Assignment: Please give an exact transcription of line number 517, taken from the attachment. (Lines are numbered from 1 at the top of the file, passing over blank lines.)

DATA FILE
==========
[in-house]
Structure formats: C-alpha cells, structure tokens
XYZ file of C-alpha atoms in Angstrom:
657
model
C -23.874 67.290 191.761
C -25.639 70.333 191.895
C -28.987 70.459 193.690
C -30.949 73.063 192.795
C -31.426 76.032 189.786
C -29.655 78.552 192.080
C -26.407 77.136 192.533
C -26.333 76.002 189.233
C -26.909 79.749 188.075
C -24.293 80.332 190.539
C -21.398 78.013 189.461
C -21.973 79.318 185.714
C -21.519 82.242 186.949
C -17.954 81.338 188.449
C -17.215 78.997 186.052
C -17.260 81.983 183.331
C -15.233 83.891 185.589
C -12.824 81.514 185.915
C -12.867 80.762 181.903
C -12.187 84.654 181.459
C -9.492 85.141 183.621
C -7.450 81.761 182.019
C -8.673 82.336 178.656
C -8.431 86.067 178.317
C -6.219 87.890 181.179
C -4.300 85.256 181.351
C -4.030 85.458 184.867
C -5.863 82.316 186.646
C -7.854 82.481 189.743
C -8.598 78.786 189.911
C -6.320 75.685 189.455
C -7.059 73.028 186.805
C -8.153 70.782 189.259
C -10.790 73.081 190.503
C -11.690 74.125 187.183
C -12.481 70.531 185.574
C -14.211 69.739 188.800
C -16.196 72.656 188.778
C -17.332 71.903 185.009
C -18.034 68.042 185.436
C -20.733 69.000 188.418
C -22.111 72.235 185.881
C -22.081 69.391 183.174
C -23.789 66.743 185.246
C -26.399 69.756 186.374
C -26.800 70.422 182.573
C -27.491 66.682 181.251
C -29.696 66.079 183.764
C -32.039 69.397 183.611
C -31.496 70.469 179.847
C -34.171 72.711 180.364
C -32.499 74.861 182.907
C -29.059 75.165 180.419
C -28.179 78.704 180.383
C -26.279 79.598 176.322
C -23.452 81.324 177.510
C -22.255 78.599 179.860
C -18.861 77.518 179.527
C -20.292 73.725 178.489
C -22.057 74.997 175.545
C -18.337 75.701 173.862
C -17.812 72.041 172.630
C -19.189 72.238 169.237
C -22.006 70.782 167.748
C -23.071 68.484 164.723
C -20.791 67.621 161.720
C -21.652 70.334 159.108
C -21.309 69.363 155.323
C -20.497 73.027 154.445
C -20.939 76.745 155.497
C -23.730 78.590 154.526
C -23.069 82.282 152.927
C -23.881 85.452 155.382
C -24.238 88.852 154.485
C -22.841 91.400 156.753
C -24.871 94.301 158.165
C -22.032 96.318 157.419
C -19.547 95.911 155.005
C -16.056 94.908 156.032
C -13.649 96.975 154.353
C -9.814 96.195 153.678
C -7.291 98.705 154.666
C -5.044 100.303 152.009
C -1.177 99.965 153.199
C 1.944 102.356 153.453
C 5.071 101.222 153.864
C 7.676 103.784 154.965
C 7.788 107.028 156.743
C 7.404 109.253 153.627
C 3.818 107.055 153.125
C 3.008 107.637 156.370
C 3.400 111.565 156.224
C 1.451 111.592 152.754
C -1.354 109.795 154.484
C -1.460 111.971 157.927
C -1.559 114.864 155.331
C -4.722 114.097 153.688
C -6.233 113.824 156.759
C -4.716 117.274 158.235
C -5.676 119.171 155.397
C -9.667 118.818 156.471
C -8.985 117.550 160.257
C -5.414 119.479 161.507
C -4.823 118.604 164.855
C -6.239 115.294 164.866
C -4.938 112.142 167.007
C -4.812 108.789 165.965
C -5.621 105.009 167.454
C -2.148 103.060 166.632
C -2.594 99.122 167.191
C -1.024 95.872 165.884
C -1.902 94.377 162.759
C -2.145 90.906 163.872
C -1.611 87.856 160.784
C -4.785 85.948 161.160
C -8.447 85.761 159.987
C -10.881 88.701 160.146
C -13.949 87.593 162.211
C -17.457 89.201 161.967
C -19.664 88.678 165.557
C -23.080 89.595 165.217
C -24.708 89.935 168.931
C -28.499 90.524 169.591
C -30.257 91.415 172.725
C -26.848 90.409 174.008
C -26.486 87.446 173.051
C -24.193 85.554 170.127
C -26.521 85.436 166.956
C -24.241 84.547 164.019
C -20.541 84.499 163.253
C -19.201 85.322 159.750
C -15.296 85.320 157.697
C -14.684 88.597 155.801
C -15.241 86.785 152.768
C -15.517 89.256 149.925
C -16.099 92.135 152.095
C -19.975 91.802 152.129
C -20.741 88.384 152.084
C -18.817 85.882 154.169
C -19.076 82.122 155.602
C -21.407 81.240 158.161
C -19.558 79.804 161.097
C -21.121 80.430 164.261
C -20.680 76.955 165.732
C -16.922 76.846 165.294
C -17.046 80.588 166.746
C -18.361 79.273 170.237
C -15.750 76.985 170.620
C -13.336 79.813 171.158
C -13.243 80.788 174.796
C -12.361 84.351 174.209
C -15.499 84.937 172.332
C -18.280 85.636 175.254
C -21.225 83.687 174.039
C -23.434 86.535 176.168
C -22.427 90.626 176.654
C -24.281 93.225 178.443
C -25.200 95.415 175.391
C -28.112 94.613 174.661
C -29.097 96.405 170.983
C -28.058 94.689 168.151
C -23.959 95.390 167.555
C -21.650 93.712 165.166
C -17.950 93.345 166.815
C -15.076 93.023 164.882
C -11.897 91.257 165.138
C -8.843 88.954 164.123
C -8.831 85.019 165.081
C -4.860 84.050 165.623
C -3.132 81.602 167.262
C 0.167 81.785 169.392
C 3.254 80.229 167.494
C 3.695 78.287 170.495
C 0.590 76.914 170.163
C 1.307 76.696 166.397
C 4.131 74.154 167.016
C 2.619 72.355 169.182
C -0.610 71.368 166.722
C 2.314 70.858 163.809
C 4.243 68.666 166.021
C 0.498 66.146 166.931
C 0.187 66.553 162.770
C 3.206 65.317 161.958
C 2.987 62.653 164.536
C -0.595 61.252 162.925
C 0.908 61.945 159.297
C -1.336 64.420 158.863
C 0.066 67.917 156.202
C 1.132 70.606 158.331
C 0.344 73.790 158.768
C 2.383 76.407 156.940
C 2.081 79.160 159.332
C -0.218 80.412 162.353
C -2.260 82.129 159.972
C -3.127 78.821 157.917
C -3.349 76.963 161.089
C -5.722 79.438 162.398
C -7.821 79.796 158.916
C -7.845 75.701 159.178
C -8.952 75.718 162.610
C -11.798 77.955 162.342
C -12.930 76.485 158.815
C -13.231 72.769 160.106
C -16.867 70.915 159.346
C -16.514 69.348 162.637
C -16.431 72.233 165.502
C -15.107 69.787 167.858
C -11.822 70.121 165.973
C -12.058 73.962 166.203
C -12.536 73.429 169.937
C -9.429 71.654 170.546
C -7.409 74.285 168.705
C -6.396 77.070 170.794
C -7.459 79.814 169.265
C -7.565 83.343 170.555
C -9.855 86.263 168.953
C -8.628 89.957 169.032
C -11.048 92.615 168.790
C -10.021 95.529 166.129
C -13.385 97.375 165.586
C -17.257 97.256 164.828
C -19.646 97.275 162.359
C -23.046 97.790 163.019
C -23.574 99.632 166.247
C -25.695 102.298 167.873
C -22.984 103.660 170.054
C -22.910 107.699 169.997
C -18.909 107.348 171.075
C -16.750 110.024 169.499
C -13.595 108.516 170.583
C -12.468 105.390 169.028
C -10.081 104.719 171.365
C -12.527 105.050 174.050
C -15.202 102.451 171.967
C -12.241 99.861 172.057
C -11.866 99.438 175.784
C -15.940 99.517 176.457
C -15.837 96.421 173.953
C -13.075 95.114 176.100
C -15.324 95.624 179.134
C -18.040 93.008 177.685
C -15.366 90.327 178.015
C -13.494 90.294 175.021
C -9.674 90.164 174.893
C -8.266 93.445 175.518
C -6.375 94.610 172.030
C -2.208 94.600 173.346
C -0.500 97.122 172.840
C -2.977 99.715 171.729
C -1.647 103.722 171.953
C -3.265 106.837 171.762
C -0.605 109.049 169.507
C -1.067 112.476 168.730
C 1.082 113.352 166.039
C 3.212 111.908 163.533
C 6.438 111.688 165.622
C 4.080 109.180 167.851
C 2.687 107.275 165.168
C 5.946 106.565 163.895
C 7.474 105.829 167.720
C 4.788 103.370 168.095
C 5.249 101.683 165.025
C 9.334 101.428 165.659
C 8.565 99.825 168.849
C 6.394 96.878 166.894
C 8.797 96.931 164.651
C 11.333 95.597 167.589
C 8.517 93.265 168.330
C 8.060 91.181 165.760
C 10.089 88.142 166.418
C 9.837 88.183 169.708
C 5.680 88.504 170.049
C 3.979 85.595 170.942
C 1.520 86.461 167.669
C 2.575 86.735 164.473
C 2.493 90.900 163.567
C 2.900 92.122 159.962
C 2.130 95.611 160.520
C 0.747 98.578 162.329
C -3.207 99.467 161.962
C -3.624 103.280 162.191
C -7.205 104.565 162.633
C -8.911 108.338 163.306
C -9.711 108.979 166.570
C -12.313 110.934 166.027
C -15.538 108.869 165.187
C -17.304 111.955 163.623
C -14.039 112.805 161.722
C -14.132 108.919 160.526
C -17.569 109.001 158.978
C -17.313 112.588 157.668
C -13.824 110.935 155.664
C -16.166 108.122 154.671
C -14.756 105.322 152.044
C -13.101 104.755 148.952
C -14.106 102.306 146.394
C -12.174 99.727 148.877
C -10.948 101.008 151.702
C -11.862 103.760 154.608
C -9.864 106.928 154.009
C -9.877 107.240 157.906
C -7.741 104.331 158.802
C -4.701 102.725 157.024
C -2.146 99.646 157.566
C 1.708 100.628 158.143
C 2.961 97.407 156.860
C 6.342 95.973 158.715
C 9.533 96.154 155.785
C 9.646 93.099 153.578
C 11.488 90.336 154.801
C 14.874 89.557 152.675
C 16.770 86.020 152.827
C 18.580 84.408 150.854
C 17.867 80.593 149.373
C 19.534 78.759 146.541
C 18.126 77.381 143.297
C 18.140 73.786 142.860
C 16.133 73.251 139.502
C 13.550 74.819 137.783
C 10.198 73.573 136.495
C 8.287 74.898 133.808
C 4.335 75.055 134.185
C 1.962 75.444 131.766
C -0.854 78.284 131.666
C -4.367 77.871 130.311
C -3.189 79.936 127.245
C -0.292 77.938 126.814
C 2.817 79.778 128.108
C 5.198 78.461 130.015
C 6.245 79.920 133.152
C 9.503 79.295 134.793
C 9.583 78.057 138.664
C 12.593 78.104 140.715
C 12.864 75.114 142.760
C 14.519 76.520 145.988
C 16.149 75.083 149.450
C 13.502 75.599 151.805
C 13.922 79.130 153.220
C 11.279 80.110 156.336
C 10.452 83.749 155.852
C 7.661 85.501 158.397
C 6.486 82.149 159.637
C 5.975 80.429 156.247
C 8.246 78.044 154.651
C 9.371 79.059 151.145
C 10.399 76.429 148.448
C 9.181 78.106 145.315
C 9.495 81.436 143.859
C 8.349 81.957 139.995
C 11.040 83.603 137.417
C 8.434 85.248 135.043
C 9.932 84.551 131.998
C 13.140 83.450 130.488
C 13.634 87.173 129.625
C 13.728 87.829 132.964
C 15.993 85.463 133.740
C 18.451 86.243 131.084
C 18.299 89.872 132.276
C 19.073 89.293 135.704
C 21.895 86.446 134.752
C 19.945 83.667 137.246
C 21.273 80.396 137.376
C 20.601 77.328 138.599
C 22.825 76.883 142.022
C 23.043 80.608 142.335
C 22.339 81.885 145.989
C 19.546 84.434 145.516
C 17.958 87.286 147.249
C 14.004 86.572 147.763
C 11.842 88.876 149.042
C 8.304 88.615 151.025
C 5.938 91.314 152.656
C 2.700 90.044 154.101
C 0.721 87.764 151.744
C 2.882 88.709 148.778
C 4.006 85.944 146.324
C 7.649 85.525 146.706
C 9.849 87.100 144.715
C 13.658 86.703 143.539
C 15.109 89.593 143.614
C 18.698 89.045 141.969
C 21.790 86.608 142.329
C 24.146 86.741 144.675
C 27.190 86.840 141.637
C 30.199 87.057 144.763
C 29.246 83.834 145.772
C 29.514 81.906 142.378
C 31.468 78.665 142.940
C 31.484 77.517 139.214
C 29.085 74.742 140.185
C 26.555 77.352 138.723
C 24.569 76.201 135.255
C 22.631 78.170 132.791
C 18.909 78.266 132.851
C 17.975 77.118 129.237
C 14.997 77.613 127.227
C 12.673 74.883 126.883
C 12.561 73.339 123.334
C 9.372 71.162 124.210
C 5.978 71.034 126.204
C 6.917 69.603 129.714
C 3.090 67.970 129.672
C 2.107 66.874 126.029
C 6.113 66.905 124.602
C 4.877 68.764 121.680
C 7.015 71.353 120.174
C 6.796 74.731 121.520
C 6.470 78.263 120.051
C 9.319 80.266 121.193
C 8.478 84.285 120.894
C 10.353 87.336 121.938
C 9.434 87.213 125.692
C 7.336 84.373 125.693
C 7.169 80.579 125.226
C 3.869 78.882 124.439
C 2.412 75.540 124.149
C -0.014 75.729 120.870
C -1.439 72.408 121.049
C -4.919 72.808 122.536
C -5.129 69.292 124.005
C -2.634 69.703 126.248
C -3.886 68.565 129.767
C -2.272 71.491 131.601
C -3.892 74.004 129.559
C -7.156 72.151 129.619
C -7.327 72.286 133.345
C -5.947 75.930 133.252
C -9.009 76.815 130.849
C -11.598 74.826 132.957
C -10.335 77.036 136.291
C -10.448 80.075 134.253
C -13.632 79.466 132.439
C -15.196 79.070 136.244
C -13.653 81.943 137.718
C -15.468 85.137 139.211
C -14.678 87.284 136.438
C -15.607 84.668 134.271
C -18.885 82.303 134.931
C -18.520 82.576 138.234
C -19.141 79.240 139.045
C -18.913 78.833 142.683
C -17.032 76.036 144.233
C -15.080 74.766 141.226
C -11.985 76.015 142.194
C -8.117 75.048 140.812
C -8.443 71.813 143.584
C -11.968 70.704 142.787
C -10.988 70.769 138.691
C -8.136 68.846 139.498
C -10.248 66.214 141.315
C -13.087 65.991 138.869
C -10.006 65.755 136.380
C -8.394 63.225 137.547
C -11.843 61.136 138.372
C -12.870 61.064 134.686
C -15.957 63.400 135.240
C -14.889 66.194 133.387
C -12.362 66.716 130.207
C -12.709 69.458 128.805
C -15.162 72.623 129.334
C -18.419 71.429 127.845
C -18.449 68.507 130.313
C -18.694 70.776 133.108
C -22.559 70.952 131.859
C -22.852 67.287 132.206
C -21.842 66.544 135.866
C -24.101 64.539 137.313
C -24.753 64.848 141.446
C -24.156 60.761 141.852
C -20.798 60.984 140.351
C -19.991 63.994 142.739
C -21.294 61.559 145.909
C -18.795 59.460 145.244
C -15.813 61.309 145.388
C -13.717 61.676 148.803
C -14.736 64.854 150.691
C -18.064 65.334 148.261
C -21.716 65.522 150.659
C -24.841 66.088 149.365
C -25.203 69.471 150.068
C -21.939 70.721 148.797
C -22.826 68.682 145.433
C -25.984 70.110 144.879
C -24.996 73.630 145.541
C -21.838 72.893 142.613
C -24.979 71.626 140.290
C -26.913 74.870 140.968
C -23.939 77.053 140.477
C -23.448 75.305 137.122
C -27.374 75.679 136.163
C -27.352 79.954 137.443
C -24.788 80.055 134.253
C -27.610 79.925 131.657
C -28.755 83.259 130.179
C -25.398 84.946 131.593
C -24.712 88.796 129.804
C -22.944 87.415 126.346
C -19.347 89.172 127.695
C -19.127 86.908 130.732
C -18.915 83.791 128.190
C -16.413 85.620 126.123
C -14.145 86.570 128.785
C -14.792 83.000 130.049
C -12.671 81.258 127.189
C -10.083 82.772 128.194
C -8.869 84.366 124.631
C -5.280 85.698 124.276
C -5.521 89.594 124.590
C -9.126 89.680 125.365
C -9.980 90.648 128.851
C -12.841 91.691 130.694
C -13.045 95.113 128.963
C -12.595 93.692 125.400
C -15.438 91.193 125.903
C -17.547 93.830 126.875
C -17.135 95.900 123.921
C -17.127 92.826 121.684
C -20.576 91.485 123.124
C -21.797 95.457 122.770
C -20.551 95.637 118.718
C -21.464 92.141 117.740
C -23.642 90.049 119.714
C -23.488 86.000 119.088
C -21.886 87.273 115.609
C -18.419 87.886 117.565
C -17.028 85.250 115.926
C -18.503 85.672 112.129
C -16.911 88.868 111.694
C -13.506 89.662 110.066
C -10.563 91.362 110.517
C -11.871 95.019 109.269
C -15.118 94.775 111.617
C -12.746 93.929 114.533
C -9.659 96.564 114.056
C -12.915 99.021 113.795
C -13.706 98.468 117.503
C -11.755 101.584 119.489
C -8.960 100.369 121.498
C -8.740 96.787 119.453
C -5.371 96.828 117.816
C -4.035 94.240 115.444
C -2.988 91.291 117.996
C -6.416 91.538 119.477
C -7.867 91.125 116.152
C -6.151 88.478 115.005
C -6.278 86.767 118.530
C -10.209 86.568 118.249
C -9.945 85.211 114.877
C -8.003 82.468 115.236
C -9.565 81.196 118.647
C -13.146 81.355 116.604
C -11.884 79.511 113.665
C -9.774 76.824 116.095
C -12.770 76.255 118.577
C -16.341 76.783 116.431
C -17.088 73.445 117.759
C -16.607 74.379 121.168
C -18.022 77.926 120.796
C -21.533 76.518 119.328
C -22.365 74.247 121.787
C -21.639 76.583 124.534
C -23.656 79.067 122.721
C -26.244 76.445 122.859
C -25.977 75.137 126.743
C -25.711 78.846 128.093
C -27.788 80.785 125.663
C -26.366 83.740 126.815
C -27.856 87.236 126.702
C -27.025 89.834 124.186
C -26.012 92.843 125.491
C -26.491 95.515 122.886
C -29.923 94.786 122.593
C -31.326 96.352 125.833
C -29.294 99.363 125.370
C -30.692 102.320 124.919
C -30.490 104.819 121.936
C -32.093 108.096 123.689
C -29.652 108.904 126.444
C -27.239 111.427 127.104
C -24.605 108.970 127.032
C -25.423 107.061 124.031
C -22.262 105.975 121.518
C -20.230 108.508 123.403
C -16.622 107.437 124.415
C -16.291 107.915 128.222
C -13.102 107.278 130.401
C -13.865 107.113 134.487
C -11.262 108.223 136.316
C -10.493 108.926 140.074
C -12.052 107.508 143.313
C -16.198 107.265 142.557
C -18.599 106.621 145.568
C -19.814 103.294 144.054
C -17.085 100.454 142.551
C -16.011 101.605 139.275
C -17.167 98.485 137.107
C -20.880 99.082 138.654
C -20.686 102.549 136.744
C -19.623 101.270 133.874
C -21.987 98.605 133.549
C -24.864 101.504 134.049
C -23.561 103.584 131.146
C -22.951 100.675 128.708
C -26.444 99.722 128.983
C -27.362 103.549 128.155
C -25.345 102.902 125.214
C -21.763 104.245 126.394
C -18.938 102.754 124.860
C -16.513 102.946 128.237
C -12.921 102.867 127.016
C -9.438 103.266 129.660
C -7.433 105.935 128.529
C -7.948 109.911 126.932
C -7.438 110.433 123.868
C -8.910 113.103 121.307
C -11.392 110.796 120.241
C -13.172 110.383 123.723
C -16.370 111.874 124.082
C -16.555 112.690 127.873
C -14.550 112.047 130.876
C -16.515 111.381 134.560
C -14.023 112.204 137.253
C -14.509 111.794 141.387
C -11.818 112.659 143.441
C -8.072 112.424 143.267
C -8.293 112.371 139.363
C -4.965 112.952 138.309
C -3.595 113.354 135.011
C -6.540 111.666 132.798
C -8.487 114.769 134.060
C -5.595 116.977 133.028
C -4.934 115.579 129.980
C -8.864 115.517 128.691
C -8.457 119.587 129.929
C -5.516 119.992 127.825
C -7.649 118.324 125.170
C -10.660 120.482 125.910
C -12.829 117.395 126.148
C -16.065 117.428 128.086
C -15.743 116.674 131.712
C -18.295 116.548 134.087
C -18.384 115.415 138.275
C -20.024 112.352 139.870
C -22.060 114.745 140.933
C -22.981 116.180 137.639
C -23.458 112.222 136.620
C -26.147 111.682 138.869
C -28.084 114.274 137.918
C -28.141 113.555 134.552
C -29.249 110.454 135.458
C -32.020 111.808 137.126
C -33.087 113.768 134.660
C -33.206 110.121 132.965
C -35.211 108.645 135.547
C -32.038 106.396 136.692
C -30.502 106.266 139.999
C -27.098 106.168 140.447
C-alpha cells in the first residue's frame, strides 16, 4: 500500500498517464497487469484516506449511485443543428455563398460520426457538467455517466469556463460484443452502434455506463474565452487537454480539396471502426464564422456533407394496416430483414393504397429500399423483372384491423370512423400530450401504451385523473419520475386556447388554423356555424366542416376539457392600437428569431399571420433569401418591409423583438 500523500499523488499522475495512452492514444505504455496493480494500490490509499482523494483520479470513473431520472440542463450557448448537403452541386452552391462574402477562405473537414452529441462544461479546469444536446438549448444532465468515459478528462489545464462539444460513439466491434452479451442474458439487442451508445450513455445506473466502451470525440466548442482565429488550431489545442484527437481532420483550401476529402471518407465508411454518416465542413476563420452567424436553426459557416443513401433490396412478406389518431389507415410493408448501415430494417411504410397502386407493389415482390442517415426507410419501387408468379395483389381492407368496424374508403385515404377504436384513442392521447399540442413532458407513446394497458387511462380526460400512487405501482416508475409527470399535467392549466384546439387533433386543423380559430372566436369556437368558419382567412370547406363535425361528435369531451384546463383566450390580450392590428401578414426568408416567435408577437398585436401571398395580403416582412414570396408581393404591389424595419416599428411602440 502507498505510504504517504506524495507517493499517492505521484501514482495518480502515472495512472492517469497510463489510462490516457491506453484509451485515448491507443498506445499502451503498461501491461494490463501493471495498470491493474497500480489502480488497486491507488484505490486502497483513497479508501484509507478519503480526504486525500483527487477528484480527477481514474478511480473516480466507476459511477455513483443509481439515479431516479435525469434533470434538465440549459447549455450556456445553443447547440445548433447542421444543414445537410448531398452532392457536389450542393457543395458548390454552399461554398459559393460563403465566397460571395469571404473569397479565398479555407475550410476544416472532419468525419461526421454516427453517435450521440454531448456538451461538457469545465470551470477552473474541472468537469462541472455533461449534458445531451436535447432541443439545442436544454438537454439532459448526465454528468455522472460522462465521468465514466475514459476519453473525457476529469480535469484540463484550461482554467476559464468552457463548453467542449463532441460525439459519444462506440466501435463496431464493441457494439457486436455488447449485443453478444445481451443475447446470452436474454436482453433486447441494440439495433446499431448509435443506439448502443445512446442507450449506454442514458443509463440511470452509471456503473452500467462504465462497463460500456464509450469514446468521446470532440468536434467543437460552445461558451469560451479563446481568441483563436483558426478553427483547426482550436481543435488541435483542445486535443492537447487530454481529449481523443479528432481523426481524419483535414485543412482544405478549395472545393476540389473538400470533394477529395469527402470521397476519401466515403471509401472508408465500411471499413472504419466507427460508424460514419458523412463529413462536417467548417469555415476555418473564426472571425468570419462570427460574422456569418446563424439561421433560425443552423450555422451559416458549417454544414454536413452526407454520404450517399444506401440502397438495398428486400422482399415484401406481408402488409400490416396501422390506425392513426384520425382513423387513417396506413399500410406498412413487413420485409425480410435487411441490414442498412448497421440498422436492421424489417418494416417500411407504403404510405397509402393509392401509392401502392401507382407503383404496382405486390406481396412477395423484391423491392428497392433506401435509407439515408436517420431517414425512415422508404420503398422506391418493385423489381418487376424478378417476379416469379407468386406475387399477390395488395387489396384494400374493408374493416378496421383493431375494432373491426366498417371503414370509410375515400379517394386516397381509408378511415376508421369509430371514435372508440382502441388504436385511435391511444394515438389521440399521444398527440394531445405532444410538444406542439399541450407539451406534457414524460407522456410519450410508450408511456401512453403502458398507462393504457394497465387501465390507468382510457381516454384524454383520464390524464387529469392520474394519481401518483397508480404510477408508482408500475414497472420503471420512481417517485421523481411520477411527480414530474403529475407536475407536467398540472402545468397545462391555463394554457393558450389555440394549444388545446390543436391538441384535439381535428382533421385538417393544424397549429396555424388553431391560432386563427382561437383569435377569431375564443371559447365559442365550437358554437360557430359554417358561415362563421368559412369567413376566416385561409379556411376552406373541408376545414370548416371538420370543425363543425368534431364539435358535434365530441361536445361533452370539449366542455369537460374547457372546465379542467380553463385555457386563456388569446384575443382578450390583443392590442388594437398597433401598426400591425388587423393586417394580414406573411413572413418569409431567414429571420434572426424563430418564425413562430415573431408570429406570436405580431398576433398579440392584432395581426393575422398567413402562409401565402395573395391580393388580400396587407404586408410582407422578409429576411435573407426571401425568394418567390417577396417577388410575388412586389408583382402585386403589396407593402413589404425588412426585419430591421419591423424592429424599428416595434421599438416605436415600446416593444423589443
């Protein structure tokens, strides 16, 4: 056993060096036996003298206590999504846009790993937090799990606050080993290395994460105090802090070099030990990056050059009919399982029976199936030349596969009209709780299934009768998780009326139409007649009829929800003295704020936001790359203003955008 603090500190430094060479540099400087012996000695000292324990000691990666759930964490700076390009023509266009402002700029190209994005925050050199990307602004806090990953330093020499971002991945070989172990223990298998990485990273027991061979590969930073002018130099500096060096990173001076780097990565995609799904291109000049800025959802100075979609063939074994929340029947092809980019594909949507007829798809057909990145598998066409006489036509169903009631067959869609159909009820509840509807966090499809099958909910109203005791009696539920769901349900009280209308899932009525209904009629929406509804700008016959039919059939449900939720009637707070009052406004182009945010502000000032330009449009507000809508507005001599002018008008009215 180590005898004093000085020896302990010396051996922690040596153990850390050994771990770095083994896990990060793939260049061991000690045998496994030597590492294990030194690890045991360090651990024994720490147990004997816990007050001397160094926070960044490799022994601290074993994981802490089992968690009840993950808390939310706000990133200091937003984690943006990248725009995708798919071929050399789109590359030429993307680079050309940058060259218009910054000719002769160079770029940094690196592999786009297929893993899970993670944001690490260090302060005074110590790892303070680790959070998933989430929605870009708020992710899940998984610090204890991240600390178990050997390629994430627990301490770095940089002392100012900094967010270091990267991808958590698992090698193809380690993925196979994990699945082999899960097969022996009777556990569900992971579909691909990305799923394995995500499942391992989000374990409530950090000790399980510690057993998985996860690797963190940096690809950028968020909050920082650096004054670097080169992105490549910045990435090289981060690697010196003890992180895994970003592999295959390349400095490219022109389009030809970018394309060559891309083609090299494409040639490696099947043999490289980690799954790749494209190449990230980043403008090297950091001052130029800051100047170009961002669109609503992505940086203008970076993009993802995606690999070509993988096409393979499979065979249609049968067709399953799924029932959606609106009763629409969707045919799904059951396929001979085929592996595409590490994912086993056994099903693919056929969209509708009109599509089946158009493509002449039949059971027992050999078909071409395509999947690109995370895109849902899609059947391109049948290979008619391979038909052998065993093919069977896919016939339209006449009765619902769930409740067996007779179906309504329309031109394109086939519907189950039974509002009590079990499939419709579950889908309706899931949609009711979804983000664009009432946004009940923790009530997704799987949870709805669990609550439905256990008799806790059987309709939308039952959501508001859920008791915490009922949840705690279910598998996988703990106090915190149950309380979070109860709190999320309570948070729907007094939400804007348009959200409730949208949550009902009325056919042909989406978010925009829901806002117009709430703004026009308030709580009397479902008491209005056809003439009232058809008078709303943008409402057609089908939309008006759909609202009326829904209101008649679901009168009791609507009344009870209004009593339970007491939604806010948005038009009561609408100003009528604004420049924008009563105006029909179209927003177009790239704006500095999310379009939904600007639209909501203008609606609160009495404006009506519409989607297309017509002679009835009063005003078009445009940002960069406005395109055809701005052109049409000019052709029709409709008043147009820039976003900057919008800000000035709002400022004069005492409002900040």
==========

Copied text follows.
C -13.045 95.113 128.963